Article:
The banyan tree and the green chilli; the crow and the beetle; the rose and the mango; the informality and good humour of its people...
Beloved author Ruskin Bond continues Rediff.com's special series on India's treasures, and tells Archana Masih that India's wealth lies in its earthy splendours.
Illustration: Dominic Xavier/Rediff.com
In India you will find almost every kind of fruit tree. The vast diversity of our plant life is our great treasure.
Forest trees, wild plants, fruits... from coconuts to apricots to peaches, they are all here.
Of course, there are some 100 kinds of mangoes. One could have a long debate on that and it would be more friendlier and entertaining that what we hear on TV (laughs).
Among the trees, I love the old banyan tree.
As a boy I used to wander between those aerial branches. One of my earlier stories was called 'Adventures in a Banyan Tree'.
We are still largely a very agricultural country. You can grow almost everything here.
In Ayurvedic medicine they say for every disease or ailment there is a plant that will yield an appropriate medicine.
We have so many flowers too. There are many flowers from my childhood that I don't see anymore.
Come October, the hills would be ablaze with cosmos that would run wild. It was my favourite. Up to ten years back, you could find the cosmos everywhere. Oddly enough I can't find it anymore.
Wild irises would bloom in the spring. I haven't seen that for sometime.
I like flowers that have a fragrance like the sweet pea and roses. Down south there is the jasmine, of course. I believe bees worldwide are on their way out which would be disastrous for pollination.
Some insects have vanished too. The beetles were so common, there used to be such a variety of them in the monsoon. They would fly in through the windows -- Stag beetles, Rhino beetles, Bamboo beetles -- you don't see them anymore.
They say the sparrows have gone. I saw a little sparrow the other day. It looked very undersized. Maybe the few that have survived have shrunk. Maybe we'll shrink too as human beings (laughs), but they say the human race is getting taller.
Our legs are definitely going to get shorter because we do not walk enough (laughs).
Certain birds are also hard to see. There is a friendly crow who comes to sit at my window.
Herbs, plants and forest wealth is diminishing and we don't appreciate it enough.
We could lose this if we are not careful because there is more importance given to urbanisation -- a lot of the wilderness is being lost.
In the Doon Valley, rice cultivation has reduced, litchi trees have diminished, guava trees have gone altogether.
I remember as a young boy going with friends into the sugarcane fields to steal ganna and getting chased out.
The Doon Valley has been urbanised with buildings and flats. My grandparents had a small bungalow, it's not in the family anymore, but there are 20, 30 buildings in that compound now.
I like quiet places or neglected towns. A couple of years back I discovered a little seaside resort on the East coast -- Gopalpur on Sea. It has miles and miles of beach and a few fishermen.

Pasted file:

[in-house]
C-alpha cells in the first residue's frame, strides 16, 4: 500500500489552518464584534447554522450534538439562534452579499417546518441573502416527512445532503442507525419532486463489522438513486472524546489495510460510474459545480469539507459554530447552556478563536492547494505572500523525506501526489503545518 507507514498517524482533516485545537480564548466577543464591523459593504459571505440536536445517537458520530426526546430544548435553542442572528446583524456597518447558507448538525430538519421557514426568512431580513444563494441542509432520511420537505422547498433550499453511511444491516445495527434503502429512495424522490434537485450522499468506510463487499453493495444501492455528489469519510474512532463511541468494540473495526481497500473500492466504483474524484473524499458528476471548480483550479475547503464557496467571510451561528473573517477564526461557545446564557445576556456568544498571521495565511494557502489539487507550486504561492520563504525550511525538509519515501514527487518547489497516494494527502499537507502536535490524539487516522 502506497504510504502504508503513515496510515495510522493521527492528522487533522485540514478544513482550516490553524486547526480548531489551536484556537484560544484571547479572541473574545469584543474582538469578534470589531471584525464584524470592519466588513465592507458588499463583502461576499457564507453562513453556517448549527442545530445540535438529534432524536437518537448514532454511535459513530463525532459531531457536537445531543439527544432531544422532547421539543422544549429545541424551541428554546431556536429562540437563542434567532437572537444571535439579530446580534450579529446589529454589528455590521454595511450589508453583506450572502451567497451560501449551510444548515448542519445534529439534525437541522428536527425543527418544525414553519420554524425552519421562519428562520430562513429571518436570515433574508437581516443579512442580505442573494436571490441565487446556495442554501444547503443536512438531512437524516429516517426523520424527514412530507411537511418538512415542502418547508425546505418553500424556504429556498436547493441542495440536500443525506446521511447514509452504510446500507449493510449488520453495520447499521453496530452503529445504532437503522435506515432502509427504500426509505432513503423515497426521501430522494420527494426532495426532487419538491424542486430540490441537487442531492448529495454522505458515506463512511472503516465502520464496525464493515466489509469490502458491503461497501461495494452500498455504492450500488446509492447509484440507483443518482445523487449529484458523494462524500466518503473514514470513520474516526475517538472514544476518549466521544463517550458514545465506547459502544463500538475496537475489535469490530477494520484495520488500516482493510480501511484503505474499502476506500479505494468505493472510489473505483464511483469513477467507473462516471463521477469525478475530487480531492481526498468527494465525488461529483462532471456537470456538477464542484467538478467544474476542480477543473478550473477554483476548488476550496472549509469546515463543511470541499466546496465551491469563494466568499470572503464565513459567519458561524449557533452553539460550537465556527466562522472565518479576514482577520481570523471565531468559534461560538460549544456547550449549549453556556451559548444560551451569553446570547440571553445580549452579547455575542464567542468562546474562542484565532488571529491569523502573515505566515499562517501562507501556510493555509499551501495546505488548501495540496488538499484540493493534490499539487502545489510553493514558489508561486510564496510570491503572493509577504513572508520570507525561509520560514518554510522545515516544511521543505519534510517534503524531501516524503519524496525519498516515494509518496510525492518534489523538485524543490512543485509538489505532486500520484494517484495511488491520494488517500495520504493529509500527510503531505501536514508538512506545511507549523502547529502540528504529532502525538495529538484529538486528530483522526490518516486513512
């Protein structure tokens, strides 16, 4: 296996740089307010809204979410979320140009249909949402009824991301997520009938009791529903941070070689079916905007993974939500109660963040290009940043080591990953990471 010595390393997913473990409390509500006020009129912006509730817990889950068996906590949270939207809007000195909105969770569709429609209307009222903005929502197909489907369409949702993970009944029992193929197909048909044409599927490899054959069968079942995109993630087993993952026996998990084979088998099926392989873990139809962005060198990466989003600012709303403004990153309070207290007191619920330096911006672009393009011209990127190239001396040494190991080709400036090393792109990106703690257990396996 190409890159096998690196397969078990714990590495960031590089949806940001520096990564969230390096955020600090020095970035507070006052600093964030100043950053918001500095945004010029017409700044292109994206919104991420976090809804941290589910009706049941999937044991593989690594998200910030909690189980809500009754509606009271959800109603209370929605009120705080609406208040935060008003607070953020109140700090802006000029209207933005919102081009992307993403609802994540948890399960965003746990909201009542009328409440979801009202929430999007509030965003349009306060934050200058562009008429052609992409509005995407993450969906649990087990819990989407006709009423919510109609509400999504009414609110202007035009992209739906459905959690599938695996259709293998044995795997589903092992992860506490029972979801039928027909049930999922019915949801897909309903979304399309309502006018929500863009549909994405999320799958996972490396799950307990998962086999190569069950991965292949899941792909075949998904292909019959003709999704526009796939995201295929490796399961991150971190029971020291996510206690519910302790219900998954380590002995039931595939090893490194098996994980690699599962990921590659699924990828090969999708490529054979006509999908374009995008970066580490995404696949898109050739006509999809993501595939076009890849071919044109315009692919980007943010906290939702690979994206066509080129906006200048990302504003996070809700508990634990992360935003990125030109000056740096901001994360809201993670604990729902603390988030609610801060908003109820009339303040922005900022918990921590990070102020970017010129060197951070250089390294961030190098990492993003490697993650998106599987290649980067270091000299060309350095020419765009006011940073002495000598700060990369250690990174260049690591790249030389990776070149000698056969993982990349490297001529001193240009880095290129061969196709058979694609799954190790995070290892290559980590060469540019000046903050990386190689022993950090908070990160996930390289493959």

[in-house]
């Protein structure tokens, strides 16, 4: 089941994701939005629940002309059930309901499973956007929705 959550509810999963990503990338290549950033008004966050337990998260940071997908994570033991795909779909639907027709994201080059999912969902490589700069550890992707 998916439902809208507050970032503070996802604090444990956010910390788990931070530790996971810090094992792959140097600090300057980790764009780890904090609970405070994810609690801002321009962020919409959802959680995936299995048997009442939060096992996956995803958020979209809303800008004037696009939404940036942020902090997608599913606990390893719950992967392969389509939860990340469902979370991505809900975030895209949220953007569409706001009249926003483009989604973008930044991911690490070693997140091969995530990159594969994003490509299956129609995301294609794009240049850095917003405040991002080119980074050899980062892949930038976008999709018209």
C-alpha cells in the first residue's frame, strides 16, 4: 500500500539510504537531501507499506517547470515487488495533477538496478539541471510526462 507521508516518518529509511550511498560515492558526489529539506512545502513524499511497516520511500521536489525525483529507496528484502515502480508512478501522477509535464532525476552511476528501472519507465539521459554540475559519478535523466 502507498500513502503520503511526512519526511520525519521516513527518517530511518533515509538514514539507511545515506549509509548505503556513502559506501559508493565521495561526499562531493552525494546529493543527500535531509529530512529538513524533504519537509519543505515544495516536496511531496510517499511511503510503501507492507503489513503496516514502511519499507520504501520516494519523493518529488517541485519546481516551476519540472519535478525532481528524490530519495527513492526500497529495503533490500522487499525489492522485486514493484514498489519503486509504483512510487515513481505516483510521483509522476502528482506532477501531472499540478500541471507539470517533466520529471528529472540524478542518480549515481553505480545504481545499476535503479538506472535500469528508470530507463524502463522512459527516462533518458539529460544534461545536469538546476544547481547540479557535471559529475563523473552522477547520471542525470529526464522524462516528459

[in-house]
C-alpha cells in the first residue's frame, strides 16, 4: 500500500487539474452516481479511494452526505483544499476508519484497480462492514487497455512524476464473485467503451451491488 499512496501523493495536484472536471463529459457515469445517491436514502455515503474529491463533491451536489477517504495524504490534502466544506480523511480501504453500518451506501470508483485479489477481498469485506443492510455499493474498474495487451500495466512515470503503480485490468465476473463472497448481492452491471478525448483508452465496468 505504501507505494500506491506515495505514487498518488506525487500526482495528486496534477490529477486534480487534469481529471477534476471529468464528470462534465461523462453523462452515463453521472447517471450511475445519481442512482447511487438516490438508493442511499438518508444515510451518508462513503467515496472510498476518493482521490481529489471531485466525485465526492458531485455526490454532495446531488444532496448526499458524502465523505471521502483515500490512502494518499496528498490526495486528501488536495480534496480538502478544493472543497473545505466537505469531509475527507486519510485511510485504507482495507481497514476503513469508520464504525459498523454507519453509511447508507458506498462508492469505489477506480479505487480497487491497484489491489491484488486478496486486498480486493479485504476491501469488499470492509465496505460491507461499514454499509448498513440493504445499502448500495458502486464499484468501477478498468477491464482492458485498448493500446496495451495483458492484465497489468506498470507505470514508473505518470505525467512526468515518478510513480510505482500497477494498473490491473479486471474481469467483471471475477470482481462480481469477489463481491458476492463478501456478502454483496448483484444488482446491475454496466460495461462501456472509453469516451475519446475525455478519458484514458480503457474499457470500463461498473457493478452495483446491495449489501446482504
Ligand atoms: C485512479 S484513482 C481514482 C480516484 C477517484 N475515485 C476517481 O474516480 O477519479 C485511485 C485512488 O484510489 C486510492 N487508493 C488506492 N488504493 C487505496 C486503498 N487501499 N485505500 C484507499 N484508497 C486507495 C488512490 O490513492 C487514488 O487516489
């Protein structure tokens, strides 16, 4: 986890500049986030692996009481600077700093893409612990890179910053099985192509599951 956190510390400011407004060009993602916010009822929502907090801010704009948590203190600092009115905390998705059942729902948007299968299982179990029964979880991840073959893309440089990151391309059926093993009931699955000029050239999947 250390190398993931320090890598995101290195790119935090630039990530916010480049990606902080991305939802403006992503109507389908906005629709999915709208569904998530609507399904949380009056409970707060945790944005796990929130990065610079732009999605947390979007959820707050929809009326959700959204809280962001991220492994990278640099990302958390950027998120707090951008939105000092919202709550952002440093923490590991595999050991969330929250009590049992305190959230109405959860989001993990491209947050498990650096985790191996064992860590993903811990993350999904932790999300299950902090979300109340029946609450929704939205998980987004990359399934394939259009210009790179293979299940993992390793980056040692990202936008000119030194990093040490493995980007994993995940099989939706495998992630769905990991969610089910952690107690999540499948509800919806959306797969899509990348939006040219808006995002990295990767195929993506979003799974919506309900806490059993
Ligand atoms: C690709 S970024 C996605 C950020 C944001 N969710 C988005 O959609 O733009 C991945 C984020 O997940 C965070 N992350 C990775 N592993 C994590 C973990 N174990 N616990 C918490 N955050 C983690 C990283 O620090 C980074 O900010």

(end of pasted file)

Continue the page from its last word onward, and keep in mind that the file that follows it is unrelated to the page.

I remember right up to the 1970s, everybody drank tap water in their homes, railways platforms etc. It was not considered dangerous as it is now. Now everyone drinks filtered, boiled or bottled water.
In Delhi as a boy I used to keep tap water in a surahi to keep it cool in the summer.
The longest train journey I took was from Dehradun to Bombay by a passenger train. I remember a myna bird got into the compartment in Haridwar and it couldn't get out till Baroda. I don't know if it got home again or became a refugee.
The biggest change I have seen is cars. There were three cars when I came to live here in Landour in 1964. Now there are 300 taxis, if not more, leave alone the private cars.
This is representative of the other big change -- the prosperous middle class which has led to more private schools maybe to the detriment of Hindi and regional language schools.
The tremendous variety in its people is what makes India unique.
Variety in its languages, culture, literature, music, arts -- there is a lot of richness.
At times it is overcrowded and chaotic, but nevertheless things seem to work out eventually. Solutions are found.
I find tremendous goodwill although you find instances of conflict. But by and large there is a good amount of give and take.
Those who have to struggle for a living get on much better with each other than those who have nothing else to do.
There is good humour too between people in difficult situations.
I left India to make a life in England, but returned because of sentimental reasons.
I missed my friends, Dehradun, the old banyan trees which you wouldn't see in England, also the informality of India. It is so monotonous in England or Europe.
This is as true now as it was then, in spite of the cars (laughs).
India's food is another wonderful treasure.
The most important food item in the country is the green chilli. You can't really have a tasty dish without it.
I can't emulate my mother, but she used to eat green chillies plain, said they were good for the eyesight.
You can't imagine Indian food without chillies -- whether vegetarian or non vegetarian. I like good north Indian food like a good mutton kofta. I also like bread and butter, jam, marmalade, sardines on toast.
Ruskin Bond is one of India's most popular writers. He has received the Padma Shri, Padma Bhushan and Sahitya Akademi awards.
Earlier in the series:
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